What I love about Peterson's playing is what I would call passionate precision: the swing and energy is like a hurricane, but the time is consistent and grounded, and the form of the tune is always being addressed. Peterson has huge ears and is a quick study in terms of learning new compositions. He's also still pretty killing on the trumpet, and not a bad pianist and bassist. Furthermore, Peterson's passion for the music has translated into becoming a renowned teacher. He's been full time at Berklee for the better part of a decade.

Peterson was in Athens performing with some Greek musicians. I told him I wanted to get an interview and we agreed to meet the next morning out by the pool. As expected, he was candid and articulate.

George Colligan: What do you think is the state of the jazz music business these days?

Ralph Peterson: The nature of the business is exploitative. So, once you've realized that, as an artist, you fall out of favor with those who have the power. The chosen ones are just getting younger and younger now to where all the guy has to do is get into college and he's trying to get calls for gigs. I think that the cats who are now teaching in the colleges should be the development network. It should be, for example, that I could call Mulgrew Miller and say, "Ok, Who is the killing pianist out here? " Or I'd call you and ask "Who is the killing pianist I should know about? " And then, musicians can determine who is the next great player. Unfortunately, now it's competitions and record labels that are determining who is the next great player.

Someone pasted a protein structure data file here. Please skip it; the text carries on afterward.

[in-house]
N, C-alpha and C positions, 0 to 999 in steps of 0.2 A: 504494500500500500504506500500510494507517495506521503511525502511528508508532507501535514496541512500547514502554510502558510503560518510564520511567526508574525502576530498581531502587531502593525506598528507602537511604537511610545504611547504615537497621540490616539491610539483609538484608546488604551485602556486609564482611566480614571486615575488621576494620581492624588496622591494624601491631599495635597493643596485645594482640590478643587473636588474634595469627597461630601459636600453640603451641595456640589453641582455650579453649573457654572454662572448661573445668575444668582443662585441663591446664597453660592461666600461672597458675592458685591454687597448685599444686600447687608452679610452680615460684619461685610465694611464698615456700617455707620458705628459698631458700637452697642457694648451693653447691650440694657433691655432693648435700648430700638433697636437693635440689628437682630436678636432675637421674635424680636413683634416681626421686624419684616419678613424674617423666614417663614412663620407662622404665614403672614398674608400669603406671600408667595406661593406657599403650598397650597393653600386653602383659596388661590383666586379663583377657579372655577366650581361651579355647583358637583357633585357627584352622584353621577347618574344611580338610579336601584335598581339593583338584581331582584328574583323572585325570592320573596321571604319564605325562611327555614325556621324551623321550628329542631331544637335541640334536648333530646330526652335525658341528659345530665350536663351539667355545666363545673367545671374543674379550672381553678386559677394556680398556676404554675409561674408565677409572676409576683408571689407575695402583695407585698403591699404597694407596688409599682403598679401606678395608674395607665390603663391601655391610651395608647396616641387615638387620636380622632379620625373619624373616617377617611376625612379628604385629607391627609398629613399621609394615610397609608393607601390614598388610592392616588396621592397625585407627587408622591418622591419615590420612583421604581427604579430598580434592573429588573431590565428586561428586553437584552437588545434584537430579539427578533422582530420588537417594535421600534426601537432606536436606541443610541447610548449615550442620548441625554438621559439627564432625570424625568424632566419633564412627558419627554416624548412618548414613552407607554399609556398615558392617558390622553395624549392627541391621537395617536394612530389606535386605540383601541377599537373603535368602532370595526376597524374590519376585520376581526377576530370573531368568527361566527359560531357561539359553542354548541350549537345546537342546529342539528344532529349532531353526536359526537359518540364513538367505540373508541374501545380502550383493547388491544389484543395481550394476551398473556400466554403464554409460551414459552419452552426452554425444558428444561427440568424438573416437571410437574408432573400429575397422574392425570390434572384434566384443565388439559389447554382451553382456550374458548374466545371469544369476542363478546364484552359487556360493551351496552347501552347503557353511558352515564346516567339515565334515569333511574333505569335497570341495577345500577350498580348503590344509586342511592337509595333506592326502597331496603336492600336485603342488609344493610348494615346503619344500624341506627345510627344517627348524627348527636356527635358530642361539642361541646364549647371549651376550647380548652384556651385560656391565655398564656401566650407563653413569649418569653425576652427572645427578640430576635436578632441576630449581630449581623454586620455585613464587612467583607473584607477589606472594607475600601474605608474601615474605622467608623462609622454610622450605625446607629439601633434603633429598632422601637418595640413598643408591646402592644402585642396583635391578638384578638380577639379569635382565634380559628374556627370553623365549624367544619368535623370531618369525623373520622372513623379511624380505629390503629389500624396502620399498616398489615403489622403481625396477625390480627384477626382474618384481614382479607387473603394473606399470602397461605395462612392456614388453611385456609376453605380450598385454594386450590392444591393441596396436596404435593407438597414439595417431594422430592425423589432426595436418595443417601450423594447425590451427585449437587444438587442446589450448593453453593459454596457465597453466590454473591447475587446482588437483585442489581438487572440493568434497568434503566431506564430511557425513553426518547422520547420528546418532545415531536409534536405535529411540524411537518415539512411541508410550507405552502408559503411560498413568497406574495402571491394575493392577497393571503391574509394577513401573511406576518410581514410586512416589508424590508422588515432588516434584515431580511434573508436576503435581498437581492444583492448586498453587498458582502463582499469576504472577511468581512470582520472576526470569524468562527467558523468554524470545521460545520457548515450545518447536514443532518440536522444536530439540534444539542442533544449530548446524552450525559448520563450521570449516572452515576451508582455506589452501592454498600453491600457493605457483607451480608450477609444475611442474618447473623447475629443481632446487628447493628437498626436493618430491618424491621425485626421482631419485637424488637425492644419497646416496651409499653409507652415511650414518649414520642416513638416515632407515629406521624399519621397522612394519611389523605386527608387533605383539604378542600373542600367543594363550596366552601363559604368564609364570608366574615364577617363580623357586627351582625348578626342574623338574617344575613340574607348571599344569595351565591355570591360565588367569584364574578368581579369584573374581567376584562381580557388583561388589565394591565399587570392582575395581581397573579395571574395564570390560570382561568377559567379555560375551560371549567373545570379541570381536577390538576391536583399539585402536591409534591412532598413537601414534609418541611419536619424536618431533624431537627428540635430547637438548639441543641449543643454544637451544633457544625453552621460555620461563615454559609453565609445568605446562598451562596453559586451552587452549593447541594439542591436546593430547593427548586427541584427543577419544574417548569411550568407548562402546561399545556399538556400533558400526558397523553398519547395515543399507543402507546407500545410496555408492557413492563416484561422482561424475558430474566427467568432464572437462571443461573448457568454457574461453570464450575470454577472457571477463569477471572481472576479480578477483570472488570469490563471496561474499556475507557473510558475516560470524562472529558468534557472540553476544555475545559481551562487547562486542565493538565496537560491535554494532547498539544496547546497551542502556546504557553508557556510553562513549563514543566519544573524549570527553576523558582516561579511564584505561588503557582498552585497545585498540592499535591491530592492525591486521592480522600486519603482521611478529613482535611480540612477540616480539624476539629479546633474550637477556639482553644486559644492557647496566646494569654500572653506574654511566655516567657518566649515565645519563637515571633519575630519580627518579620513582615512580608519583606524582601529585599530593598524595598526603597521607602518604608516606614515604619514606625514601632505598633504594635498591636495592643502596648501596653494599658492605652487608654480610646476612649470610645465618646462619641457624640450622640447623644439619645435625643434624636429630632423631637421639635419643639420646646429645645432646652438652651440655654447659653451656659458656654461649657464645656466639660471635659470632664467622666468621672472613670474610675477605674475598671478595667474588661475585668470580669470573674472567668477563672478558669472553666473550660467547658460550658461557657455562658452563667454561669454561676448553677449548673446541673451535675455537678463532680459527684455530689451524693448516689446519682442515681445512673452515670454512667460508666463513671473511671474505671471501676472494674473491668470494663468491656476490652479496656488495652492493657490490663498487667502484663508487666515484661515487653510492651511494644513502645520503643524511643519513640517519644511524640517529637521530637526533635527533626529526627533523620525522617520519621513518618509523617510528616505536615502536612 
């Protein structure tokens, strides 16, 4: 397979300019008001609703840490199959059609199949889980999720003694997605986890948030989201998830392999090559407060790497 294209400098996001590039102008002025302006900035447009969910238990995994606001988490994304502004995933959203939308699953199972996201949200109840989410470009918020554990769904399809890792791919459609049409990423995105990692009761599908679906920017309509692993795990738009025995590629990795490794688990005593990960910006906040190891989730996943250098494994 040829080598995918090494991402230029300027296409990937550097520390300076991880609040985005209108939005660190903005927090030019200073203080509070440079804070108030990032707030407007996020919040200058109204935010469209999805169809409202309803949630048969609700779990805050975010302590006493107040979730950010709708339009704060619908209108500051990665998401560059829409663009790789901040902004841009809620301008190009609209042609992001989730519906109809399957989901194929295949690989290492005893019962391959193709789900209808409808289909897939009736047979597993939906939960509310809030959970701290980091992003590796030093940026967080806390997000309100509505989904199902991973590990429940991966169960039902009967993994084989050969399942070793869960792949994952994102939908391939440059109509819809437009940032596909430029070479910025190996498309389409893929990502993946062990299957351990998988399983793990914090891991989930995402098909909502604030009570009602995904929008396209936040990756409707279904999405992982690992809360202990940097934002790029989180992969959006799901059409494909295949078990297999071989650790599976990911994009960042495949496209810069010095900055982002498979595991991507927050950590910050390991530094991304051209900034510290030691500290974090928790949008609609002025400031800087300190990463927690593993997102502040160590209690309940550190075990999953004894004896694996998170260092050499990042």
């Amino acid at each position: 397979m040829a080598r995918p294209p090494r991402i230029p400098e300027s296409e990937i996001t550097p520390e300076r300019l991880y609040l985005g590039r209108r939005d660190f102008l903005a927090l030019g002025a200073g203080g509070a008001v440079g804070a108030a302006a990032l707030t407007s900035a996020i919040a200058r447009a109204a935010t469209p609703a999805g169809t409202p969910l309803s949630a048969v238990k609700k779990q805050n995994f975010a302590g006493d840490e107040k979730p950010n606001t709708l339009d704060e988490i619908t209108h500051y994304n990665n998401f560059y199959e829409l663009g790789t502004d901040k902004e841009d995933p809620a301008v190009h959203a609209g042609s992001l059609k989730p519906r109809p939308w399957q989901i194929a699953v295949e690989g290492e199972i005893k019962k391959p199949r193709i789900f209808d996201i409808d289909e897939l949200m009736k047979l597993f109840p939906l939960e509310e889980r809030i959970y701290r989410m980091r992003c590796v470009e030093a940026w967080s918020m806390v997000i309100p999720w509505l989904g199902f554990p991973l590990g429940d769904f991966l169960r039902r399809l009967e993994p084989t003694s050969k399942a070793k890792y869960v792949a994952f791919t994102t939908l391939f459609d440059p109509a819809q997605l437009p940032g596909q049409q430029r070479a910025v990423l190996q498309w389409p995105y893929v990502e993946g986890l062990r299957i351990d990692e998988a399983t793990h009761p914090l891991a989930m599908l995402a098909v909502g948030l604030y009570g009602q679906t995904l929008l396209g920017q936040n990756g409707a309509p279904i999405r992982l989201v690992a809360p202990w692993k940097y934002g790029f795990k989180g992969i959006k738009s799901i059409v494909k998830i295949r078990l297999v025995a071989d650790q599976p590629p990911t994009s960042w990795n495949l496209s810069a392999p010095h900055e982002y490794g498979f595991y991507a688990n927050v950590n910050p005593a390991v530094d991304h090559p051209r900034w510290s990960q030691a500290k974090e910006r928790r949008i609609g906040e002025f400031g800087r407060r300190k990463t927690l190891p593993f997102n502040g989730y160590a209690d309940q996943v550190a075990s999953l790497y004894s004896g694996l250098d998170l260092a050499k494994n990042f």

Sometimes it's not even the professors. It's the administrators and the trustees and the Board of Directors deciding to put the weight and full force of support at a program behind a particular individual. You dig what I'm saying? When on the other hand, there are young students who are trying to go through the process and come out credentialed as well as experienced; like pianist Victor Gould. Yeah, Victor Gould is a cat that you should hear. He would leave you feeling encouraged about the future of your instrument.